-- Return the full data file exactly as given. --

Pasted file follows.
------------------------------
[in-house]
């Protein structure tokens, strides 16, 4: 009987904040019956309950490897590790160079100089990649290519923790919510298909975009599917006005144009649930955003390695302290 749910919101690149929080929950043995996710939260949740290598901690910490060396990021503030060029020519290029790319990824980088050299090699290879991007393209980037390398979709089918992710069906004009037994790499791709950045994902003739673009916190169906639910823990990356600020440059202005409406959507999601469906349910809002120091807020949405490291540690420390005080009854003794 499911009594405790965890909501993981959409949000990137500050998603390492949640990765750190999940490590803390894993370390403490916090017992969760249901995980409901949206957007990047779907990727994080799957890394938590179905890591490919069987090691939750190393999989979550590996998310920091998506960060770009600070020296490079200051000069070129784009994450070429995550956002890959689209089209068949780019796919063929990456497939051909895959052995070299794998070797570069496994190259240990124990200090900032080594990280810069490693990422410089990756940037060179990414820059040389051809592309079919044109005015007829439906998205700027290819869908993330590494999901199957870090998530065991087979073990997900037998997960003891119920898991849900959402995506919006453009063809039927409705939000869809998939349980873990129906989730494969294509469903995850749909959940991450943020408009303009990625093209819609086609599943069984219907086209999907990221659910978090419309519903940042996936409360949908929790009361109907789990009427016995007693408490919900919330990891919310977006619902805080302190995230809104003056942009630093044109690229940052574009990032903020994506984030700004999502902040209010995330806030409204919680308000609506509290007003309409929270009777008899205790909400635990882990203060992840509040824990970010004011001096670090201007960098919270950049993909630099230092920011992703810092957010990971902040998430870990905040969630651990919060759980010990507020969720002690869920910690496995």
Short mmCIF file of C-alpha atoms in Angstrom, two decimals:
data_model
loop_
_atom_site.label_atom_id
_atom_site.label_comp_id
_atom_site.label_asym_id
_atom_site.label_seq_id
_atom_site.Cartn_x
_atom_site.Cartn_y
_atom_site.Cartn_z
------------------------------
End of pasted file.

[in-house]
């Protein structure tokens, strides 16, 4: 009987904040019956309950490897590790160079100089990649290519923790919510298909975009599917006005144009649930955003390695302290 749910919101690149929080929950043995996710939260949740290598901690910490060396990021503030060029020519290029790319990824980088050299090699290879991007393209980037390398979709089918992710069906004009037994790499791709950045994902003739673009916190169906639910823990990356600020440059202005409406959507999601469906349910809002120091807020949405490291540690420390005080009854003794 499911009594405790965890909501993981959409949000990137500050998603390492949640990765750190999940490590803390894993370390403490916090017992969760249901995980409901949206957007990047779907990727994080799957890394938590179905890591490919069987090691939750190393999989979550590996998310920091998506960060770009600070020296490079200051000069070129784009994450070429995550956002890959689209089209068949780019796919063929990456497939051909895959052995070299794998070797570069496994190259240990124990200090900032080594990280810069490693990422410089990756940037060179990414820059040389051809592309079919044109005015007829439906998205700027290819869908993330590494999901199957870090998530065991087979073990997900037998997960003891119920898991849900959402995506919006453009063809039927409705939000869809998939349980873990129906989730494969294509469903995850749909959940991450943020408009303009990625093209819609086609599943069984219907086209999907990221659910978090419309519903940042996936409360949908929790009361109907789990009427016995007693408490919900919330990891919310977006619902805080302190995230809104003056942009630093044109690229940052574009990032903020994506984030700004999502902040209010995330806030409204919680308000609506509290007003309409929270009777008899205790909400635990882990203060992840509040824990970010004011001096670090201007960098919270950049993909630099230092920011992703810092957010990971902040998430870990905040969630651990919060759980010990507020969720002690869920910690496995």
Short mmCIF file of C-alpha atoms in Angstrom, two decimals:
data_model
loop_
_atom_site.label_atom_id
_atom_site.label_comp_id
_atom_site.label_asym_id
_atom_site.label_seq_id
_atom_site.Cartn_x
_atom_site.Cartn_y
_atom_site.Cartn_z